Garbage In, Garbage Out: Researchers Dress Down Cochrane for Its Flawed and Biased Review of HPV Vaccines
In May 2018, Cochrane, the research organization that bills itself as the “international gold standard for high quality, trusted information,” released a flattering review of human papillomavirus (HPV) vaccines. The Cochrane review methodology involves pulling together data from clinical trials and reviewing the assembled evidence in what is supposed to be a standardized, systematic and neutral manner.
In June, we reported that Cochrane’s sources of funding—agencies and foundations that are unwilling to brook any questions about vaccine safety—raise reasonable doubts about Cochrane’s conflicts of interest and ability to remain independent from its funders’ agendas. Now, researchers affiliated with one of Cochrane’s regional member centers (the Nordic Cochrane Centre) and with the Oxford-based Centre for Evidence Based Medicine (OCEBM) have come out with an exhaustive critique of Cochrane’s HPV review, published in BMJ Evidence-Based Medicine. Not mincing their words, the authors state, “We believe that the Cochrane [HPV vaccine] review does not meet the standards for Cochrane reviews or the needs of the citizens or healthcare providers that consult Cochrane reviews to make ‘Informed decisions,’ which…is part of Cochrane’s motto” [emphasis added].
The Nordic Cochrane Centre and OCEBM authors dress down Cochrane’s review on seven counts:
The Cochrane review missed nearly half of the eligible trials.
No included trial in the Cochrane review used a placebo comparator.
The included HPV vaccine trials used composite surrogate outcomes for cervical cancer.
The Cochrane review incompletely assessed serious and systemic adverse events.
The Cochrane review did not assess HPV vaccine-related safety signals.
The review ignored industry trial funding and other conflicts of interest.
Cochrane’s public relations of the review were uncritical.
For example, using the Cochrane review’s own inclusion criteria, 42 clinical trials (involving 121,704 randomized participants) were eligible to be included in the HPV vaccine review, but the reviewers only included 26 trials (with 73,428 participants). One of the studies that they “inappropriately excluded” was a trial of Gardasil-9—the newest HPV vaccine that includes nine types of HPV rather than the four or two in Gardasil and Cervarix—even though many countries are now shifting to Gardasil-9. Because the nine-strain Gardasil-9 contains more than twice the amount of neurotoxic aluminum adjuvant as Gardasil, assessments of its safety are vital.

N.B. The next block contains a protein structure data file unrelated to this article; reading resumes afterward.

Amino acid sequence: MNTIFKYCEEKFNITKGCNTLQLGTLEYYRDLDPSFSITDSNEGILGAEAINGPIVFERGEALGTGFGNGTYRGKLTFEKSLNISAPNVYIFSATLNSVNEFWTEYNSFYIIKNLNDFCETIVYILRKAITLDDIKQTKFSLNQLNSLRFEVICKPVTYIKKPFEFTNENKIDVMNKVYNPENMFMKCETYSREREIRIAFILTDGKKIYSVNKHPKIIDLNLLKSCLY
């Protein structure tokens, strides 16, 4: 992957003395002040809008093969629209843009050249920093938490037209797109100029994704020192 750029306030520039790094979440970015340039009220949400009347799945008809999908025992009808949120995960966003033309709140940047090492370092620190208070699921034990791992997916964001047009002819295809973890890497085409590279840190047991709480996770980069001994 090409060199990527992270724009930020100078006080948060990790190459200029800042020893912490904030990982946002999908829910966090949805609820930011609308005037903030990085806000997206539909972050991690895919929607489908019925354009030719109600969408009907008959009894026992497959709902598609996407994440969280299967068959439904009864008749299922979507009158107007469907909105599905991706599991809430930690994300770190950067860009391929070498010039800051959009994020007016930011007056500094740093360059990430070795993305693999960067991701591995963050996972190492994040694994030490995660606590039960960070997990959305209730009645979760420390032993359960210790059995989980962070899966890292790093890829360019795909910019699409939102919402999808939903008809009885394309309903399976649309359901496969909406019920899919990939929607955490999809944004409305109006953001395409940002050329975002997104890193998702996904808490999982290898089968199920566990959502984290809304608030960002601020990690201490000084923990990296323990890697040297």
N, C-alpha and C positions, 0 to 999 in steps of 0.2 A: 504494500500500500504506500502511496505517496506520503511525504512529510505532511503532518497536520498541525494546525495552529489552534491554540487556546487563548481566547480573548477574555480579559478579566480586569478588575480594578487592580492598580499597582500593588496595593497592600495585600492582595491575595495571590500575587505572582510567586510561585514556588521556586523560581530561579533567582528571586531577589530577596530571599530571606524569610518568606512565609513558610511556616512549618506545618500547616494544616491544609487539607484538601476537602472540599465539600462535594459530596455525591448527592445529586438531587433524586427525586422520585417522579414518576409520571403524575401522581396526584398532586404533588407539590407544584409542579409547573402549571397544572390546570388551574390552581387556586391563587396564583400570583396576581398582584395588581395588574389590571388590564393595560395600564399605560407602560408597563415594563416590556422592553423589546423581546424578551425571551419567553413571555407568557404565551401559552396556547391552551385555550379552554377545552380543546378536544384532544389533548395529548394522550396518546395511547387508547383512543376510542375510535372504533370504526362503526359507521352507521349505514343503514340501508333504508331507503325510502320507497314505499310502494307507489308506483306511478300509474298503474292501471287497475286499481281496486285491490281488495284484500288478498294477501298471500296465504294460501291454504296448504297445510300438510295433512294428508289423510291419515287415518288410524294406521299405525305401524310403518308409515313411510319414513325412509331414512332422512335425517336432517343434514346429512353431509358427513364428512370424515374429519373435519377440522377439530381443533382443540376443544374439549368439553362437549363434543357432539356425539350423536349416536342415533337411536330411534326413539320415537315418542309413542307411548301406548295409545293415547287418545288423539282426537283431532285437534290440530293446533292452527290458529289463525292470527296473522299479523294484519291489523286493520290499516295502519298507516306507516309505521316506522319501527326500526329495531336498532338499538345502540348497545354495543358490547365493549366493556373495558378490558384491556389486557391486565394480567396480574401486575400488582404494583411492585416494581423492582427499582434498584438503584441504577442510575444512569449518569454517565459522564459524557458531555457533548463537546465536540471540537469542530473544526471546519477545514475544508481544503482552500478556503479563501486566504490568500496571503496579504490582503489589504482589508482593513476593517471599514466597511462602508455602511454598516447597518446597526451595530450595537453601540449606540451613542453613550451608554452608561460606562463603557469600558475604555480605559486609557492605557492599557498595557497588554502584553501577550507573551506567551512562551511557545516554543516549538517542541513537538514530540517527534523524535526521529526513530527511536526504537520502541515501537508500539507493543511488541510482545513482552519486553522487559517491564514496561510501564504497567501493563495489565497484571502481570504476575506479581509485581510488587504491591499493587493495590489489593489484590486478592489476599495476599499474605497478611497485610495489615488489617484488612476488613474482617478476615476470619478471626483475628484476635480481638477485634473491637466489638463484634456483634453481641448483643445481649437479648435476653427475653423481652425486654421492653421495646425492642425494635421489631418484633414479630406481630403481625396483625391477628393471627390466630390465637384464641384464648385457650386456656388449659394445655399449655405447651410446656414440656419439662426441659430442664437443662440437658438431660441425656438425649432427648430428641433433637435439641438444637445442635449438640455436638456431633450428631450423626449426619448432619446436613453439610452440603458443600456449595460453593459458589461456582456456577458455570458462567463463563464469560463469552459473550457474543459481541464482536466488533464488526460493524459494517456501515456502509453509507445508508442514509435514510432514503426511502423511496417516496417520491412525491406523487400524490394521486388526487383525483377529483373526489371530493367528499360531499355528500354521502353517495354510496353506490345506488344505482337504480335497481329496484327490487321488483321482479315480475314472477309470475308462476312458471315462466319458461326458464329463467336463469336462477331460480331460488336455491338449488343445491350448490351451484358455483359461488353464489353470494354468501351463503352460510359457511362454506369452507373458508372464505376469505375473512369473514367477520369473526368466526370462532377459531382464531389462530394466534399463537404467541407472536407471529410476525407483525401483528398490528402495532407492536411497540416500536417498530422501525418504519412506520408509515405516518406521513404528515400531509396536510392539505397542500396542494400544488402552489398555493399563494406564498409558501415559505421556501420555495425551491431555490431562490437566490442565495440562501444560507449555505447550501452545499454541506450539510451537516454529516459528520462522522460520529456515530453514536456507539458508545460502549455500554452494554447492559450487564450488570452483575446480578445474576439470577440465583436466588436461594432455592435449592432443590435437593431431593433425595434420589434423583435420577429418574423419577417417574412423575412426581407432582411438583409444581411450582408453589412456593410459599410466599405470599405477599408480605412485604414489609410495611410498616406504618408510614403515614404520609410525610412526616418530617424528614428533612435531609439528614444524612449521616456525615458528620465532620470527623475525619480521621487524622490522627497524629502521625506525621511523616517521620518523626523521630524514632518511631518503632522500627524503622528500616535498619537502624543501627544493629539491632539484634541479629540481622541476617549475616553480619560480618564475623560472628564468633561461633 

The BMJ Evidence-Based Medicine authors make several important points about biases in the vaccine manufacturers’ design of the original HPV vaccine trials—factors that the Cochrane reviewers overlooked or discounted. One of the most significant observations is that “all 26 trials included in the Cochrane review used active comparators”—either various aluminum adjuvants or hepatitis vaccines—rather than genuine inert placebos. The Nordic and OCEBM authors also note that the Cochrane reviewers “mistakenly used the term placebo to describe the active comparators,” that the U.S. Food and Drug Administration (FDA) considers adjuvants to be “unreliable comparators,” and that the Cochrane reviewers’ only comment about this key clinical trial design flaw was one brief statement slipped in “after 7500 words about other issues.” Nor did the Cochrane reviewers address the most important downside of using active comparators:
“The use of active comparators probably increased the occurrence of harms in the comparator groups and thereby masked harms caused by the HPV vaccines.”
The Nordic and OCEBM authors make many other solid arguments about the Cochrane reviewers’ omissions and errors, including the reviewers’ inexplicable characterization of the higher death rate in the HPV group as “a chance occurrence.” They also note that the Cochrane reviewers relied “on the HPV vaccine manufacturers’ own unverified assessments” in making the decision not to investigate potential safety signals in the clinical trial data.
Finally, the critique of the Cochrane HPV vaccine review notes the importance of gathering allrelevant data and information (including unpublished data), rather than cherry-picking only some of the data. This is a crucial observation in light of the recognized limitations of clinical trial journal publications:
“The Cochrane authors ‘planned requesting data…to fill in gaps with available unpublished data,’ but ‘due to constraints in time and other resources’ they were unable to do so. Considering that seven years passed from the publication of the Cochrane protocol in 2011 to the Cochrane review in 2018, lack of time seems a poor excuse for not trying to obtain unpublished trial documents and data. More importantly, harms cannot be assessed reliably in published trial documents—especially in journal publications of industry-funded trials where even serious harms often are missing.” [emphasis added]
For anyone interested in gaining an improved understanding of “behind-the-scenes” industry machinations and the biases of industry sock puppets, it is well worth taking the time to read the full critique of the Cochrane HPV vaccine review.
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